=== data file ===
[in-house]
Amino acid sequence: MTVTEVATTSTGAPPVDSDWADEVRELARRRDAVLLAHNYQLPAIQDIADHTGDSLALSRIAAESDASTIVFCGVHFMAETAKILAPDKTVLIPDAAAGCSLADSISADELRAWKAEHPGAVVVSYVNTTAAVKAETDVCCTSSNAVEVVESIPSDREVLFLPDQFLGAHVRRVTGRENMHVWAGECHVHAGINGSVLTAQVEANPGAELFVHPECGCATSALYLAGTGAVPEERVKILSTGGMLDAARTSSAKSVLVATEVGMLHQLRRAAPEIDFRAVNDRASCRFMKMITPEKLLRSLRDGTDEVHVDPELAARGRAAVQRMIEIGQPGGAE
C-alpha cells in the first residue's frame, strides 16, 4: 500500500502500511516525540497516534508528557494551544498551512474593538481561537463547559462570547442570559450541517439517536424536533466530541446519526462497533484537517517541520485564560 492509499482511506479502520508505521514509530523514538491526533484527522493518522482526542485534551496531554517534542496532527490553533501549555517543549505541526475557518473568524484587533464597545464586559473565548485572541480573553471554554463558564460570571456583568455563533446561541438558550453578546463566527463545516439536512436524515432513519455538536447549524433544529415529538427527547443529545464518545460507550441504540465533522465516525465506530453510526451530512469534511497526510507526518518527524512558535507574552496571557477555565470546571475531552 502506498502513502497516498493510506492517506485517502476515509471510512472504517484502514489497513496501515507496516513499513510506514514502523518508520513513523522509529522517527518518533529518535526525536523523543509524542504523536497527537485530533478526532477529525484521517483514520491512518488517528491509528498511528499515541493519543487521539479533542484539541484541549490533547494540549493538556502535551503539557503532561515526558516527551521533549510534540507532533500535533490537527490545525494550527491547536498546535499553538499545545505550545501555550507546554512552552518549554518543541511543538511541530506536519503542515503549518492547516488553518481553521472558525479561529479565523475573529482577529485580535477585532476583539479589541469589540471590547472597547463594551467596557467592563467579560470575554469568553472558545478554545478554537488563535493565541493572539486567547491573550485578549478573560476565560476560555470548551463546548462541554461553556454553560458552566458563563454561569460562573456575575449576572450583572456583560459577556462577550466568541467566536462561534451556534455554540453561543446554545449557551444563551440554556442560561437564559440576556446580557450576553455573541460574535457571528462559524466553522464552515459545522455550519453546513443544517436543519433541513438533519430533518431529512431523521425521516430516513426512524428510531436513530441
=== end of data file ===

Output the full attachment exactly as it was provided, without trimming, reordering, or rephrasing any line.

[in-house]
Amino acid sequence: MTVTEVATTSTGAPPVDSDWADEVRELARRRDAVLLAHNYQLPAIQDIADHTGDSLALSRIAAESDASTIVFCGVHFMAETAKILAPDKTVLIPDAAAGCSLADSISADELRAWKAEHPGAVVVSYVNTTAAVKAETDVCCTSSNAVEVVESIPSDREVLFLPDQFLGAHVRRVTGRENMHVWAGECHVHAGINGSVLTAQVEANPGAELFVHPECGCATSALYLAGTGAVPEERVKILSTGGMLDAARTSSAKSVLVATEVGMLHQLRRAAPEIDFRAVNDRASCRFMKMITPEKLLRSLRDGTDEVHVDPELAARGRAAVQRMIEIGQPGGAE
C-alpha cells in the first residue's frame, strides 16, 4: 500500500502500511516525540497516534508528557494551544498551512474593538481561537463547559462570547442570559450541517439517536424536533466530541446519526462497533484537517517541520485564560 492509499482511506479502520508505521514509530523514538491526533484527522493518522482526542485534551496531554517534542496532527490553533501549555517543549505541526475557518473568524484587533464597545464586559473565548485572541480573553471554554463558564460570571456583568455563533446561541438558550453578546463566527463545516439536512436524515432513519455538536447549524433544529415529538427527547443529545464518545460507550441504540465533522465516525465506530453510526451530512469534511497526510507526518518527524512558535507574552496571557477555565470546571475531552 502506498502513502497516498493510506492517506485517502476515509471510512472504517484502514489497513496501515507496516513499513510506514514502523518508520513513523522509529522517527518518533529518535526525536523523543509524542504523536497527537485530533478526532477529525484521517483514520491512518488517528491509528498511528499515541493519543487521539479533542484539541484541549490533547494540549493538556502535551503539557503532561515526558516527551521533549510534540507532533500535533490537527490545525494550527491547536498546535499553538499545545505550545501555550507546554512552552518549554518543541511543538511541530506536519503542515503549518492547516488553518481553521472558525479561529479565523475573529482577529485580535477585532476583539479589541469589540471590547472597547463594551467596557467592563467579560470575554469568553472558545478554545478554537488563535493565541493572539486567547491573550485578549478573560476565560476560555470548551463546548462541554461553556454553560458552566458563563454561569460562573456575575449576572450583572456583560459577556462577550466568541467566536462561534451556534455554540453561543446554545449557551444563551440554556442560561437564559440576556446580557450576553455573541460574535457571528462559524466553522464552515459545522455550519453546513443544517436543519433541513438533519430533518431529512431523521425521516430516513426512524428510531436513530441